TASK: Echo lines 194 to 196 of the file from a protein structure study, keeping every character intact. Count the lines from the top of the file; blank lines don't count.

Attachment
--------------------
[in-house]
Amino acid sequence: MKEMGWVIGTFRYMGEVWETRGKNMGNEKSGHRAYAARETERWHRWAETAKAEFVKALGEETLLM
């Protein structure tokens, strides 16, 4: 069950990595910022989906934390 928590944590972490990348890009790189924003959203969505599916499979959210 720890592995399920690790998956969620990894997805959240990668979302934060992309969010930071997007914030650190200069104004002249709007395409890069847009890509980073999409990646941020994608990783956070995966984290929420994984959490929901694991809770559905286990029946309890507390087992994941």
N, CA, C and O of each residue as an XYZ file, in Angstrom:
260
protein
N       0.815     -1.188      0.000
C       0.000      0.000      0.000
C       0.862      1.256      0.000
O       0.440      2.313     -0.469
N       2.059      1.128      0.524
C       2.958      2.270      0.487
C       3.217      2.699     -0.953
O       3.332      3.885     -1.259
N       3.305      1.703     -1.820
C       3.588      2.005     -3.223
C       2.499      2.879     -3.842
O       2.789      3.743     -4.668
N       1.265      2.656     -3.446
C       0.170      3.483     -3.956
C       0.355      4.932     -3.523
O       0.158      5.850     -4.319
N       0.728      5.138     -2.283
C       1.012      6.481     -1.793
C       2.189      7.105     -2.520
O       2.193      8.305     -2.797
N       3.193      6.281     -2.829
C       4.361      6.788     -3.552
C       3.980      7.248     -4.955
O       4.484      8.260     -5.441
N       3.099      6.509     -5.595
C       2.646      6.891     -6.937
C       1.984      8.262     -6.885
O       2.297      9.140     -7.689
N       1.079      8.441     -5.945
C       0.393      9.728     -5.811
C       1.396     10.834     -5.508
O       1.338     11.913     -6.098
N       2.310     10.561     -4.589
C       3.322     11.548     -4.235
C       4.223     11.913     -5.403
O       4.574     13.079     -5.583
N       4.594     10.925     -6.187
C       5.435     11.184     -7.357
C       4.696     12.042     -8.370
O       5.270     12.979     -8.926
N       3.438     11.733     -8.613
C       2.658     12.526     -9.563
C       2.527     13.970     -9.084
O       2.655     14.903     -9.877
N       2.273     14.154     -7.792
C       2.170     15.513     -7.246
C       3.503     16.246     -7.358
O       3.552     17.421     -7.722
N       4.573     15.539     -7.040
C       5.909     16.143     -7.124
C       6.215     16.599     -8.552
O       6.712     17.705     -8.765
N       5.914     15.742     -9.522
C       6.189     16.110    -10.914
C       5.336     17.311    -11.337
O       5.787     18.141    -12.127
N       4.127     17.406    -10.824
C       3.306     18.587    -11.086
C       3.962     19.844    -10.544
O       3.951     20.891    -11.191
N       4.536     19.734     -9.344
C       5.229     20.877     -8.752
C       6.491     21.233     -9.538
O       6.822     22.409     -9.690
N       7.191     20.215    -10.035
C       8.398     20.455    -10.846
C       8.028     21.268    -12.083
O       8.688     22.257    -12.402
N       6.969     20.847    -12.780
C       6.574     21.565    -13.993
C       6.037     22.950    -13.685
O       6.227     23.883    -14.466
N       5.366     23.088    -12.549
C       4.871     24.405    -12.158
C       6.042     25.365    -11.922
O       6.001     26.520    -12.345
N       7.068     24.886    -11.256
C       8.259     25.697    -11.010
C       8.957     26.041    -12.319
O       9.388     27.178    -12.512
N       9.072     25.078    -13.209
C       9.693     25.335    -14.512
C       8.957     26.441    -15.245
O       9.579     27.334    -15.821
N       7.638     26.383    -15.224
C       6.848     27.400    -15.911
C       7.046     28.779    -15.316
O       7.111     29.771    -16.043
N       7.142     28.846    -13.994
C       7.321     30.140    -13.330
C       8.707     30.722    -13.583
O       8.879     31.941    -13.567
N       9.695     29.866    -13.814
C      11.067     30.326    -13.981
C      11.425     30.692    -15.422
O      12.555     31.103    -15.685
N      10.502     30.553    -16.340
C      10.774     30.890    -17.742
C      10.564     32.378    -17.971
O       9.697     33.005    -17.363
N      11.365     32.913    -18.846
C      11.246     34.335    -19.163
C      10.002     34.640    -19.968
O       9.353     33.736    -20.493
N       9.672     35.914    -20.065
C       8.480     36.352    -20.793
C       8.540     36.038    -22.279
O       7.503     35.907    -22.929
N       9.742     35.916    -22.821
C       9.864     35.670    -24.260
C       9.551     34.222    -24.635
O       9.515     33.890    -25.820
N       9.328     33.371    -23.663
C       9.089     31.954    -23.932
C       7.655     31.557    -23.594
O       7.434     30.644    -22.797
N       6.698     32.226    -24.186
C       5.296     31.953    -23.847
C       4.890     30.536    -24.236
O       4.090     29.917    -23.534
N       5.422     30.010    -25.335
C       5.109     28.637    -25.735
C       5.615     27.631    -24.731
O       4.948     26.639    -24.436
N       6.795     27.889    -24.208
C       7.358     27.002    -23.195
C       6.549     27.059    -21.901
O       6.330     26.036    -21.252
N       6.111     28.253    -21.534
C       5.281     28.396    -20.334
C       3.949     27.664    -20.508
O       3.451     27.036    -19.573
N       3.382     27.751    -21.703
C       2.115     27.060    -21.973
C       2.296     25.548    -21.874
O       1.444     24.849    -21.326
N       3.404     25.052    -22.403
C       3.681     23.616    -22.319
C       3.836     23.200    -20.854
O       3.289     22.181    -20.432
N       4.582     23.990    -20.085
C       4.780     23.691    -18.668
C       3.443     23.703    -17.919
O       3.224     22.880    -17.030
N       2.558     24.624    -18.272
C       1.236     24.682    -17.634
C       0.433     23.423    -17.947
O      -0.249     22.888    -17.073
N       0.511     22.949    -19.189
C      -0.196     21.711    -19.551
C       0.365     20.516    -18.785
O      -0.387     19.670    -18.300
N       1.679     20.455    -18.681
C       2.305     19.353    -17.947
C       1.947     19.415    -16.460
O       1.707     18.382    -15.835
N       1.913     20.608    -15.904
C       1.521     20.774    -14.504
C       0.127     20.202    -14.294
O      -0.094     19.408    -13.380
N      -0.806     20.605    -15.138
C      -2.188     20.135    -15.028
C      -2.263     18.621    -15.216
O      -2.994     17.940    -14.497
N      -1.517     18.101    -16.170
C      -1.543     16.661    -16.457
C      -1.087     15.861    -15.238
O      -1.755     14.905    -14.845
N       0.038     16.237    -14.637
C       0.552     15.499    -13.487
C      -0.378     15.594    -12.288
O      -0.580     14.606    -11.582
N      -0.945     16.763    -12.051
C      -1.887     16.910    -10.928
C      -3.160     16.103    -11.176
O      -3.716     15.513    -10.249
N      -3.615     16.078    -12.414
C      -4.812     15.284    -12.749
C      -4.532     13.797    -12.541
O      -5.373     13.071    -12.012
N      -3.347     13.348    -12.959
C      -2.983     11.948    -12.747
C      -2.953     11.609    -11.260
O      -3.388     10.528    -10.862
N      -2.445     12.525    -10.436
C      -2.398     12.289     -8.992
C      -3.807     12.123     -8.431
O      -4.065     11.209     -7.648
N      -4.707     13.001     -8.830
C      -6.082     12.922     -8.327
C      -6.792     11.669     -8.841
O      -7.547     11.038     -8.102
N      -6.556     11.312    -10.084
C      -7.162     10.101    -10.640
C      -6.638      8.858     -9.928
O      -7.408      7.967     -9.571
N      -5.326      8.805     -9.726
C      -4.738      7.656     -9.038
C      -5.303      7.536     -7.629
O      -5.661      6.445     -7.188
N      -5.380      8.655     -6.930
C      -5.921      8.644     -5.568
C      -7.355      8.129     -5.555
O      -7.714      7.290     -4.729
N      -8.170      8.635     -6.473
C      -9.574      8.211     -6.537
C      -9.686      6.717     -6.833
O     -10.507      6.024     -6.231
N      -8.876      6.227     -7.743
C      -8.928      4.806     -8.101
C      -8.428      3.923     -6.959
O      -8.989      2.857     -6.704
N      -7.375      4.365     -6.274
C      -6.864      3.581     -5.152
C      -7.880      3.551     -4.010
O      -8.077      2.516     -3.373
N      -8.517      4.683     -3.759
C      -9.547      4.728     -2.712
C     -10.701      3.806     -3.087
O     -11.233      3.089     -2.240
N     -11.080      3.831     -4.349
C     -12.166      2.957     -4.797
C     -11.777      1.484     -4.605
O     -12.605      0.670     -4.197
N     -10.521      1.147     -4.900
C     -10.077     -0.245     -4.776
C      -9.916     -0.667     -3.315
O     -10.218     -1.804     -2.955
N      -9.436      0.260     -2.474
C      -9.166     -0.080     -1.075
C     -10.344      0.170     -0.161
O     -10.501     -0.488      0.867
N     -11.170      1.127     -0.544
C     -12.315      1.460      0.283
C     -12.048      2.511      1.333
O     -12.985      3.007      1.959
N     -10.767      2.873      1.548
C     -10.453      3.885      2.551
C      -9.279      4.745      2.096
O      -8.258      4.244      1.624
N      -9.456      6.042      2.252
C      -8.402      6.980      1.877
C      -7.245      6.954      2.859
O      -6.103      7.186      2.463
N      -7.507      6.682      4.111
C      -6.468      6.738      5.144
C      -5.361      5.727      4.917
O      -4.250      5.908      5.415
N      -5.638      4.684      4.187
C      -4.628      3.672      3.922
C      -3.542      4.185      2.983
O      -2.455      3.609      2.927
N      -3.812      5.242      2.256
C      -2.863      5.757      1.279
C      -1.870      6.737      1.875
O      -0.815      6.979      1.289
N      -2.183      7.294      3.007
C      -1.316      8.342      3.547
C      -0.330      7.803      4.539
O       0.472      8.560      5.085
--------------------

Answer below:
O      -4.065     11.209     -7.648
N      -4.707     13.001     -8.830
C      -6.082     12.922     -8.327